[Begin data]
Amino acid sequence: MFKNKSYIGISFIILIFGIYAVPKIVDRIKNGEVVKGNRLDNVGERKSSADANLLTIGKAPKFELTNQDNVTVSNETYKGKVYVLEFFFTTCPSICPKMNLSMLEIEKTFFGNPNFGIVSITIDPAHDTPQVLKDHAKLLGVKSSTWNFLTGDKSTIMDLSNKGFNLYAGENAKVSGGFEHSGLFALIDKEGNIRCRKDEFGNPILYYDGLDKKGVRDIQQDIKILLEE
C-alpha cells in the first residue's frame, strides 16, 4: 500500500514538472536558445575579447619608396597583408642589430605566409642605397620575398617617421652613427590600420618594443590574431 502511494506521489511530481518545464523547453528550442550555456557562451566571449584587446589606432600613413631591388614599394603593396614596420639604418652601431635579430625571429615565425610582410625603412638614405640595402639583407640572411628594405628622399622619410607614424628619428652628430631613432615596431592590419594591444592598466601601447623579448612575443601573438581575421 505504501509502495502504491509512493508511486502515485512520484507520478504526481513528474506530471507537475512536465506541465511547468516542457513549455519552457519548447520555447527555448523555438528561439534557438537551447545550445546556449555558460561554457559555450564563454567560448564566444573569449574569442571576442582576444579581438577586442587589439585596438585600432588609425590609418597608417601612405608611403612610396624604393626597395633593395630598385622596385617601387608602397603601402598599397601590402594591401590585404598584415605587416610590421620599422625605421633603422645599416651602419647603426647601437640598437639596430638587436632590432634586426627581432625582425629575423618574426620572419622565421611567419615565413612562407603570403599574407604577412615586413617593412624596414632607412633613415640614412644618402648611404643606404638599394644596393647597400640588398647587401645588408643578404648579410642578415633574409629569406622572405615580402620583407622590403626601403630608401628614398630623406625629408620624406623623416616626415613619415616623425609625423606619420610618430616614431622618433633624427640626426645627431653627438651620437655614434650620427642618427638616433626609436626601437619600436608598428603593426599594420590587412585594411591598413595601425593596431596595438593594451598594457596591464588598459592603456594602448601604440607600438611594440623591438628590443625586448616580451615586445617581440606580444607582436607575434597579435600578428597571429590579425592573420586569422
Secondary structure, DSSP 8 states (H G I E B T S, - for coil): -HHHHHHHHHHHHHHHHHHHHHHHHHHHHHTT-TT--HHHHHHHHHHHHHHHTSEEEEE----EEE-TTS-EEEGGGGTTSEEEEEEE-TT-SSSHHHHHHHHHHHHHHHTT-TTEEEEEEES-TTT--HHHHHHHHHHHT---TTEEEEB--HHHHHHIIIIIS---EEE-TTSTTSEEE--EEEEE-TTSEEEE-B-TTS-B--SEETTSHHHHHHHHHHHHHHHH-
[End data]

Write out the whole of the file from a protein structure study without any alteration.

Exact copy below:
Amino acid sequence: MFKNKSYIGISFIILIFGIYAVPKIVDRIKNGEVVKGNRLDNVGERKSSADANLLTIGKAPKFELTNQDNVTVSNETYKGKVYVLEFFFTTCPSICPKMNLSMLEIEKTFFGNPNFGIVSITIDPAHDTPQVLKDHAKLLGVKSSTWNFLTGDKSTIMDLSNKGFNLYAGENAKVSGGFEHSGLFALIDKEGNIRCRKDEFGNPILYYDGLDKKGVRDIQQDIKILLEE
C-alpha cells in the first residue's frame, strides 16, 4: 500500500514538472536558445575579447619608396597583408642589430605566409642605397620575398617617421652613427590600420618594443590574431 502511494506521489511530481518545464523547453528550442550555456557562451566571449584587446589606432600613413631591388614599394603593396614596420639604418652601431635579430625571429615565425610582410625603412638614405640595402639583407640572411628594405628622399622619410607614424628619428652628430631613432615596431592590419594591444592598466601601447623579448612575443601573438581575421 505504501509502495502504491509512493508511486502515485512520484507520478504526481513528474506530471507537475512536465506541465511547468516542457513549455519552457519548447520555447527555448523555438528561439534557438537551447545550445546556449555558460561554457559555450564563454567560448564566444573569449574569442571576442582576444579581438577586442587589439585596438585600432588609425590609418597608417601612405608611403612610396624604393626597395633593395630598385622596385617601387608602397603601402598599397601590402594591401590585404598584415605587416610590421620599422625605421633603422645599416651602419647603426647601437640598437639596430638587436632590432634586426627581432625582425629575423618574426620572419622565421611567419615565413612562407603570403599574407604577412615586413617593412624596414632607412633613415640614412644618402648611404643606404638599394644596393647597400640588398647587401645588408643578404648579410642578415633574409629569406622572405615580402620583407622590403626601403630608401628614398630623406625629408620624406623623416616626415613619415616623425609625423606619420610618430616614431622618433633624427640626426645627431653627438651620437655614434650620427642618427638616433626609436626601437619600436608598428603593426599594420590587412585594411591598413595601425593596431596595438593594451598594457596591464588598459592603456594602448601604440607600438611594440623591438628590443625586448616580451615586445617581440606580444607582436607575434597579435600578428597571429590579425592573420586569422
Secondary structure, DSSP 8 states (H G I E B T S, - for coil): -HHHHHHHHHHHHHHHHHHHHHHHHHHHHHTT-TT--HHHHHHHHHHHHHHHTSEEEEE----EEE-TTS-EEEGGGGTTSEEEEEEE-TT-SSSHHHHHHHHHHHHHHHTT-TTEEEEEEES-TTT--HHHHHHHHHHHT---TTEEEEB--HHHHHHIIIIIS---EEE-TTSTTSEEE--EEEEE-TTSEEEE-B-TTS-B--SEETTSHHHHHHHHHHHHHHHH-